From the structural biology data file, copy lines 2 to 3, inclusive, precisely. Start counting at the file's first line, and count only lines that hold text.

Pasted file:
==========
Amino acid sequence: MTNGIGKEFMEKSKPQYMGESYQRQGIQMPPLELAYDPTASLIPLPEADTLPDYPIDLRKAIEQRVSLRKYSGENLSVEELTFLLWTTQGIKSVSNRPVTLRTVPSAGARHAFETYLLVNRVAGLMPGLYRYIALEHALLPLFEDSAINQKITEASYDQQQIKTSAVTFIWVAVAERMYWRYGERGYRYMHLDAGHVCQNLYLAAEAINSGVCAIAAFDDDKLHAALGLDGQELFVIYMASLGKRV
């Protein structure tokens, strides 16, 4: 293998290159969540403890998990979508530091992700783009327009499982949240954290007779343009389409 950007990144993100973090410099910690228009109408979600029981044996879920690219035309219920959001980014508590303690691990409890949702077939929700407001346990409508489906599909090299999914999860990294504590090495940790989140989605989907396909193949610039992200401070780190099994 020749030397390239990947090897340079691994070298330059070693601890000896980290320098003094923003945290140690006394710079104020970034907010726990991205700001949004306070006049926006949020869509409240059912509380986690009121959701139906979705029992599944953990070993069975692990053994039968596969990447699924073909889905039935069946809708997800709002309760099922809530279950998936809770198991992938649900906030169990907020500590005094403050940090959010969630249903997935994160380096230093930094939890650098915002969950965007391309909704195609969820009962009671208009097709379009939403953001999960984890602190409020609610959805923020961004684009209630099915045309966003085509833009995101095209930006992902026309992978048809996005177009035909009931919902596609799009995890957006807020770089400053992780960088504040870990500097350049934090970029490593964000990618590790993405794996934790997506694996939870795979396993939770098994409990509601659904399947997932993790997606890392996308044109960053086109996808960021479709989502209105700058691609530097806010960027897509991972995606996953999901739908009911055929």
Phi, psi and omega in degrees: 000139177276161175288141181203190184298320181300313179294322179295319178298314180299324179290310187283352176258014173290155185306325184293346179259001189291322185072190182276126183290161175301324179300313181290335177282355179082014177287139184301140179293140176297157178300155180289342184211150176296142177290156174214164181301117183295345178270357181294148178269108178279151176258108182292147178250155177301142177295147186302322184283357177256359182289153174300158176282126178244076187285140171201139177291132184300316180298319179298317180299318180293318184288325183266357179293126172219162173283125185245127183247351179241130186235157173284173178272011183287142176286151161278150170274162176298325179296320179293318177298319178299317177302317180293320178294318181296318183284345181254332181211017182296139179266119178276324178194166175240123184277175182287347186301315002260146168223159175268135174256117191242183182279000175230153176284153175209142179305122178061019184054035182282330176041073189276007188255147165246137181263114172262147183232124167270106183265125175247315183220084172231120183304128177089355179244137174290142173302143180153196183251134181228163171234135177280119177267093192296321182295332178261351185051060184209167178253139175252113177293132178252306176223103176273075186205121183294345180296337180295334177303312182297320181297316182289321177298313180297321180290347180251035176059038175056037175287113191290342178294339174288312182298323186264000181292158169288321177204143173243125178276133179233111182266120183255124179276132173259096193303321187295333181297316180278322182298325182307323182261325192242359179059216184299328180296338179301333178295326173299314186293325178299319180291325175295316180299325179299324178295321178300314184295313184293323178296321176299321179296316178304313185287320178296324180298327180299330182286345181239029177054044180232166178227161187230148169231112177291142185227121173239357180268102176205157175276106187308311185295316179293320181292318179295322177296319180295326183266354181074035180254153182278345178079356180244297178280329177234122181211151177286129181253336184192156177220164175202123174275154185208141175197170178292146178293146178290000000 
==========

């Protein structure tokens, strides 16, 4: 293998290159969540403890998990979508530091992700783009327009499982949240954290007779343009389409 950007990144993100973090410099910690228009109408979600029981044996879920690219035309219920959001980014508590303690691990409890949702077939929700407001346990409508489906599909090299999914999860990294504590090495940790989140989605989907396909193949610039992200401070780190099994 020749030397390239990947090897340079691994070298330059070693601890000896980290320098003094923003945290140690006394710079104020970034907010726990991205700001949004306070006049926006949020869509409240059912509380986690009121959701139906979705029992599944953990070993069975692990053994039968596969990447699924073909889905039935069946809708997800709002309760099922809530279950998936809770198991992938649900906030169990907020500590005094403050940090959010969630249903997935994160380096230093930094939890650098915002969950965007391309909704195609969820009962009671208009097709379009939403953001999960984890602190409020609610959805923020961004684009209630099915045309966003085509833009995101095209930006992902026309992978048809996005177009035909009931919902596609799009995890957006807020770089400053992780960088504040870990500097350049934090970029490593964000990618590790993405794996934790997506694996939870795979396993939770098994409990509601659904399947997932993790997606890392996308044109960053086109996808960021479709989502209105700058691609530097806010960027897509991972995606996953999901739908009911055929």
Phi, psi and omega in degrees: 000139177276161175288141181203190184298320181300313179294322179295319178298314180299324179290310187283352176258014173290155185306325184293346179259001189291322185072190182276126183290161175301324179300313181290335177282355179082014177287139184301140179293140176297157178300155180289342184211150176296142177290156174214164181301117183295345178270357181294148178269108178279151176258108182292147178250155177301142177295147186302322184283357177256359182289153174300158176282126178244076187285140171201139177291132184300316180298319179298317180299318180293318184288325183266357179293126172219162173283125185245127183247351179241130186235157173284173178272011183287142176286151161278150170274162176298325179296320179293318177298319178299317177302317180293320178294318181296318183284345181254332181211017182296139179266119178276324178194166175240123184277175182287347186301315002260146168223159175268135174256117191242183182279000175230153176284153175209142179305122178061019184054035182282330176041073189276007188255147165246137181263114172262147183232124167270106183265125175247315183220084172231120183304128177089355179244137174290142173302143180153196183251134181228163171234135177280119177267093192296321182295332178261351185051060184209167178253139175252113177293132178252306176223103176273075186205121183294345180296337180295334177303312182297320181297316182289321177298313180297321180290347180251035176059038175056037175287113191290342178294339174288312182298323186264000181292158169288321177204143173243125178276133179233111182266120183255124179276132173259096193303321187295333181297316180278322182298325182307323182261325192242359179059216184299328180296338179301333178295326173299314186293325178299319180291325175295316180299325179299324178295321178300314184295313184293323178296321176299321179296316178304313185287320178296324180298327180299330182286345181239029177054044180232166178227161187230148169231112177291142185227121173239357180268102176205157175276106187308311185295316179293320181292318179295322177296319180295326183266354181074035180254153182278345178079356180244297178280329177234122181211151177286129181253336184192156177220164175202123174275154185208141175197170178292146178293146178290000000 